As of June 4th, I have officially been married to my wonderful wife Jamie for one year. The transition and our multiple moves in that time along with our challenging first year of grad school have been incredibly difficult and often physically, emotionally, and mentally draining. Yet, this last year has been, by far, the best of my life. As all couples do, we found out that marriage isn’t perfect all the time. We also learned that each of us is married to our best friend, that we selflessly care for the other, and we (attempt to) point each other to Christ daily. Without further ado, I’d like to give you all a few observations that I’ve made in my first twelve months of wedded bliss.
There are times when I just sit and ponder the future, think about projects I want to work on, or about books I want to read. In addition, my wife and I more than occasionally worry about money, work, school, and a cornucopia of other things. Sometimes we worry so much that we forget to just take a breath and enjoy each other.
I’ve learned I can’t just wallow in my worries constantly. While planning for or wondering about the future is not inherently bad, if I do so at the cost of enjoying the blessings in my life right now–like Jamie—then I run the risk of not appreciating the time I have with her. Sometimes I just have to take a step back, get out of my head, and drink in every moment I have with my soulmate. Next time you start to fret about tomorrow, hold your spouse a little tighter, look in her/his eyes a little longer, and stop and smell the roses. As Jesus said, “ do not worry about tomorrow, for tomorrow will worry about itself. Each day has enough trouble of its own. ”
Conflict: Resolution > Victory
If you think that winning is the goal in marital conflict, then you may find yourself in a constant emotional and psychological battle in your own home. The goal should be bringing you and your spouse back to a place of right relationship. If you’re trying to win, you’re going to lose.
My wife and I have been really good at avoiding this. A big part of our success has been Jamie’s studies in relational communication. The other part is that we both come from families of divorce. We saw first-hand as our parents wanted to win arguments with superior logic or the louder voice. Neither of us wants to experience that again. We make conscious efforts to take a breath or stop talking for a minute when we feel defensive. We always try to remember that we aren’t enemies. This is the person I care about the most. She is not trying to intentionally hurt me. With that frame of mind, our arguments almost always bring us closer together. Each one of us knows that the other is trying to resolve the conflict, not win it.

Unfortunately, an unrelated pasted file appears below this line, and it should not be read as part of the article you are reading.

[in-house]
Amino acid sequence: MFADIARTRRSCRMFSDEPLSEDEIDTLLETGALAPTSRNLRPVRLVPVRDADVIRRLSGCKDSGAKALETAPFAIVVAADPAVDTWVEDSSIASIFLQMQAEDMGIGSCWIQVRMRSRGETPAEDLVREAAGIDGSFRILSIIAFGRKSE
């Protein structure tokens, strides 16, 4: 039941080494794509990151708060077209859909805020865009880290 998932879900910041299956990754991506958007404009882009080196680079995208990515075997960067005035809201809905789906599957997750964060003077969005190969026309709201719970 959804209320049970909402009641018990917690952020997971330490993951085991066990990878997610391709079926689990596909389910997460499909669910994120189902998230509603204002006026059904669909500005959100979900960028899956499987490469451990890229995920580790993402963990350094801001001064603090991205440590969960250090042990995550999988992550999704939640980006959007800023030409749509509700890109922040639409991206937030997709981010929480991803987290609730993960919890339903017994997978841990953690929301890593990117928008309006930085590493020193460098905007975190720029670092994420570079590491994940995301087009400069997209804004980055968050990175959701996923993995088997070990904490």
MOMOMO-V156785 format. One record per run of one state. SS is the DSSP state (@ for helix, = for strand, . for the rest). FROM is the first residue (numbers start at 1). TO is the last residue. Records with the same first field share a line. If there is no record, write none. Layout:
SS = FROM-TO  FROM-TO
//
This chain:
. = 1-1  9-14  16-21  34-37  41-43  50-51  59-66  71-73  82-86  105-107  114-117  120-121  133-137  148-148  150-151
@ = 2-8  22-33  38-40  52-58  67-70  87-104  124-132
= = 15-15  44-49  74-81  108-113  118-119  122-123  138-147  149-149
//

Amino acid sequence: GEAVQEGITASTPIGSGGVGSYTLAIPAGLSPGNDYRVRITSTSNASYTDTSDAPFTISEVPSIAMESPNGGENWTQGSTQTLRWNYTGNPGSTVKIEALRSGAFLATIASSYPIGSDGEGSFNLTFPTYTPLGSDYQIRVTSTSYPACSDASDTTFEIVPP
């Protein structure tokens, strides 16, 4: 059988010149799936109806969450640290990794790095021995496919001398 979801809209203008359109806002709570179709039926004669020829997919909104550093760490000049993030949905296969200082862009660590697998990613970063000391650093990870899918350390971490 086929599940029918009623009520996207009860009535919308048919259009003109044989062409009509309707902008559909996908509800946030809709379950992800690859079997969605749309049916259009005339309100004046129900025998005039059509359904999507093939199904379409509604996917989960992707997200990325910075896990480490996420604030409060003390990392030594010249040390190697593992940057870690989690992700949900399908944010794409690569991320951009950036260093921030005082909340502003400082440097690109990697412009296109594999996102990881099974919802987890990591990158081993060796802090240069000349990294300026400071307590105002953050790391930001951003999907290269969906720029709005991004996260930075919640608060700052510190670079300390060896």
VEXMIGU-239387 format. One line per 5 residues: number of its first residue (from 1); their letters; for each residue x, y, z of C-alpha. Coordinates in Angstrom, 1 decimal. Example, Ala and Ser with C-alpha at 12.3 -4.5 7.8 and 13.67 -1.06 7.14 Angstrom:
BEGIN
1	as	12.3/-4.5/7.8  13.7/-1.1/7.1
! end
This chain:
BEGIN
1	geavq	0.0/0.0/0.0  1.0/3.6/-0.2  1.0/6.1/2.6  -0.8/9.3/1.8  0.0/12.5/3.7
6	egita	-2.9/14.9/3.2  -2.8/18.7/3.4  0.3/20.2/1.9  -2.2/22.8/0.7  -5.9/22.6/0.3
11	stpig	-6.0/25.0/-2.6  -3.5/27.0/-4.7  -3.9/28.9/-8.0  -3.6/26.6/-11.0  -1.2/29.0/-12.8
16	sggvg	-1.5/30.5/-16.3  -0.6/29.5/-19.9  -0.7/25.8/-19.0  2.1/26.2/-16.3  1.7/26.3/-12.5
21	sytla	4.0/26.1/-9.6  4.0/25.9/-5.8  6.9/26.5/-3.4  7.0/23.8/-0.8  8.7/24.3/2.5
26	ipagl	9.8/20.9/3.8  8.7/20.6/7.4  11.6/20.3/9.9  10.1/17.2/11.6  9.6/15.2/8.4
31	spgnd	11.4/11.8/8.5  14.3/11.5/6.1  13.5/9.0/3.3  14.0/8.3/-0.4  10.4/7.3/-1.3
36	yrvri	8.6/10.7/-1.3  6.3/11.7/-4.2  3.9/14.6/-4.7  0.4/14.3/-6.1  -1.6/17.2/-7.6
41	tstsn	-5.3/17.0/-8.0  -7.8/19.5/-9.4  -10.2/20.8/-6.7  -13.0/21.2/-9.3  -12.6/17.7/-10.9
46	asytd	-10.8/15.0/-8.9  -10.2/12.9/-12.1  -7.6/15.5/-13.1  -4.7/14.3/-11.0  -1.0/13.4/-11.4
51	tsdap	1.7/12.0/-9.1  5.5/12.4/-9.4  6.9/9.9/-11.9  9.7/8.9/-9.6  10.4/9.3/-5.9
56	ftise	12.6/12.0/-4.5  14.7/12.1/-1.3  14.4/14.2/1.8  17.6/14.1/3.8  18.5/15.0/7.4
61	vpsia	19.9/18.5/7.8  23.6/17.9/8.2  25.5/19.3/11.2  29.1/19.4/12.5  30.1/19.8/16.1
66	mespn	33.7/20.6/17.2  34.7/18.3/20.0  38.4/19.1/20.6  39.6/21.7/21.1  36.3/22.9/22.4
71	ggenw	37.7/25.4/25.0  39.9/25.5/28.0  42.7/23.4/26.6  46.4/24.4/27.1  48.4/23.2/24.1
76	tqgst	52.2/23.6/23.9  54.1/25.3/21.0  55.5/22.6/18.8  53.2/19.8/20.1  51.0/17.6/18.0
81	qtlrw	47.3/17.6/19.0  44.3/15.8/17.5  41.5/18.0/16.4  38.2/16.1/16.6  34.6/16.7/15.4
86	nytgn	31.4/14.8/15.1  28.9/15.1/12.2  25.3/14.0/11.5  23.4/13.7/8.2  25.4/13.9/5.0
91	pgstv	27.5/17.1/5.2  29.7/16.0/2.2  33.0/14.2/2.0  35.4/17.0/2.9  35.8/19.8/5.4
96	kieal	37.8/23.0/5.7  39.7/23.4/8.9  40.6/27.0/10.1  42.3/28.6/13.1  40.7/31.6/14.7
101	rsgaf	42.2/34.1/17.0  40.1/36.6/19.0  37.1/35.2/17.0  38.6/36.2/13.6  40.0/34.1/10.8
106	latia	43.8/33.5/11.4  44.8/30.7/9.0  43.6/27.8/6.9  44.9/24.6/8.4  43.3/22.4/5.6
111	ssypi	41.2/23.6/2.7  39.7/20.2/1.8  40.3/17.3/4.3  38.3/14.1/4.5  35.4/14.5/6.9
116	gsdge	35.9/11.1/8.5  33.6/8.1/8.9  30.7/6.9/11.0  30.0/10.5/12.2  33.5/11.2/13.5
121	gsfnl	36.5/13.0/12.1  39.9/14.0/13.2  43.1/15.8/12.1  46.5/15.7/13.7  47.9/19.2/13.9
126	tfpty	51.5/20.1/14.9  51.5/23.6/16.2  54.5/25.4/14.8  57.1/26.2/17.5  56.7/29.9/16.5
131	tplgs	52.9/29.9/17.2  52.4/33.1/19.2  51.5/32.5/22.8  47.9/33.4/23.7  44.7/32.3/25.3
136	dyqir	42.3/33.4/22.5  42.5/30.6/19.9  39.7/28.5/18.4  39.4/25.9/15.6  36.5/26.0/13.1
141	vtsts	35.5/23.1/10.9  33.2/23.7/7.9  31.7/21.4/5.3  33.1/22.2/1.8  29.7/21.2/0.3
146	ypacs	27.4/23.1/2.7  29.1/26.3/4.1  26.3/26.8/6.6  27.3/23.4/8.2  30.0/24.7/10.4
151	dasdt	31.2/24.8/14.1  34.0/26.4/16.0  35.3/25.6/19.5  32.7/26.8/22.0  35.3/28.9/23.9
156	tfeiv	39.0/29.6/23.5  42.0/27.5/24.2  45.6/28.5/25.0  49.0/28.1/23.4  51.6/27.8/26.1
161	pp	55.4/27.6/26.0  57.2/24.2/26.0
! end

Just because times are hard doesn’t mean they’re bad
Of all the things on this list, this has arguably been the most important for my wife and I this year. Jamie and I moved all of our worldly possessions twice in six weeks last summer. We came to Winston-Salem where we knew exactly no one. All the while, we were trying to learn how to be good spouses and do well in school at the same time. It was possibly the hardest time of our lives. However, it was also the best time of our lives. We had been dating since we were 15 and we finally got to be husband and wife. It was the culmination of our entire relationship to that point.
Even though we were going through major hardships (existential angst, feeling like it was just us in Winston, grad school grinding us into a fine powder, etc.), we got to enjoy each other the way God intended. I wouldn’t change anything about those days. In the hard times we learned that we could count on each other to be there no matter what.
Go the extra mile—Division of labor
This one may not be too popular. Fellas, do the dishes. And the laundry. And vacuum. When you do these things, don’t do them expecting to have praise showered upon you when your wife sees it. You’re not doing her a special favor when you do household chores. You’re being her husband. Serving each other is the modus operandus of a good marriage. If each person goes in with the mind set of equal work, then two things happen: 1) You are more likely to put in the effort because you know your partner is pulling his/her weight around the house and 2) you come to appreciate each other more for the hard work you put in.
This year has been the best of my life. I’ve been in love with Jamie for a long time but now we are even closer than before. I am so joyful that I get to be with my favorite person on earth for the rest of my life. I hope that some of my observations can help some of you as you begin/continue your journeys through marriage.